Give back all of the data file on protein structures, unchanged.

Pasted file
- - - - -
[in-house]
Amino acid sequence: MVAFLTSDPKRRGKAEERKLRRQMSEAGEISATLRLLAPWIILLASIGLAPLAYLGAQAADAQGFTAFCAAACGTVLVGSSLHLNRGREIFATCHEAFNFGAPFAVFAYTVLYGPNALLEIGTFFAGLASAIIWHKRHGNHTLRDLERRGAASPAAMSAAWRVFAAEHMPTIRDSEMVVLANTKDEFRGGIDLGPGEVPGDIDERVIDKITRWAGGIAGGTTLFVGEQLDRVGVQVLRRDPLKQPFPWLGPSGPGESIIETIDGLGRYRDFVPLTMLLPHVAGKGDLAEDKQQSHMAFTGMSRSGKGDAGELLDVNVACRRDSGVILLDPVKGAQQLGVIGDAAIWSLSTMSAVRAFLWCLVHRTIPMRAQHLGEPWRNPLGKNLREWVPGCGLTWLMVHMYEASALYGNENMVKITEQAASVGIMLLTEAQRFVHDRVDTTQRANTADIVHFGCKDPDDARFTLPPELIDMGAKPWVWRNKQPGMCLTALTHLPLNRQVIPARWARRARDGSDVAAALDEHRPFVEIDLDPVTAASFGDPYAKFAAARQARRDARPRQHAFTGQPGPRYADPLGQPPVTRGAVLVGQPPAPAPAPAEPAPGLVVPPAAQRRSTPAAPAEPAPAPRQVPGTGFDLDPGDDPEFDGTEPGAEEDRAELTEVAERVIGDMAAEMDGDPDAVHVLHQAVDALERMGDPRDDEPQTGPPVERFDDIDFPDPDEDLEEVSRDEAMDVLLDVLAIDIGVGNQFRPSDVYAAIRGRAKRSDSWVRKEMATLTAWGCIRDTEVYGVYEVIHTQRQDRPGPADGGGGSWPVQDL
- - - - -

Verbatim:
[in-house]
Amino acid sequence: MVAFLTSDPKRRGKAEERKLRRQMSEAGEISATLRLLAPWIILLASIGLAPLAYLGAQAADAQGFTAFCAAACGTVLVGSSLHLNRGREIFATCHEAFNFGAPFAVFAYTVLYGPNALLEIGTFFAGLASAIIWHKRHGNHTLRDLERRGAASPAAMSAAWRVFAAEHMPTIRDSEMVVLANTKDEFRGGIDLGPGEVPGDIDERVIDKITRWAGGIAGGTTLFVGEQLDRVGVQVLRRDPLKQPFPWLGPSGPGESIIETIDGLGRYRDFVPLTMLLPHVAGKGDLAEDKQQSHMAFTGMSRSGKGDAGELLDVNVACRRDSGVILLDPVKGAQQLGVIGDAAIWSLSTMSAVRAFLWCLVHRTIPMRAQHLGEPWRNPLGKNLREWVPGCGLTWLMVHMYEASALYGNENMVKITEQAASVGIMLLTEAQRFVHDRVDTTQRANTADIVHFGCKDPDDARFTLPPELIDMGAKPWVWRNKQPGMCLTALTHLPLNRQVIPARWARRARDGSDVAAALDEHRPFVEIDLDPVTAASFGDPYAKFAAARQARRDARPRQHAFTGQPGPRYADPLGQPPVTRGAVLVGQPPAPAPAPAEPAPGLVVPPAAQRRSTPAAPAEPAPAPRQVPGTGFDLDPGDDPEFDGTEPGAEEDRAELTEVAERVIGDMAAEMDGDPDAVHVLHQAVDALERMGDPRDDEPQTGPPVERFDDIDFPDPDEDLEEVSRDEAMDVLLDVLAIDIGVGNQFRPSDVYAAIRGRAKRSDSWVRKEMATLTAWGCIRDTEVYGVYEVIHTQRQDRPGPADGGGGSWPVQDL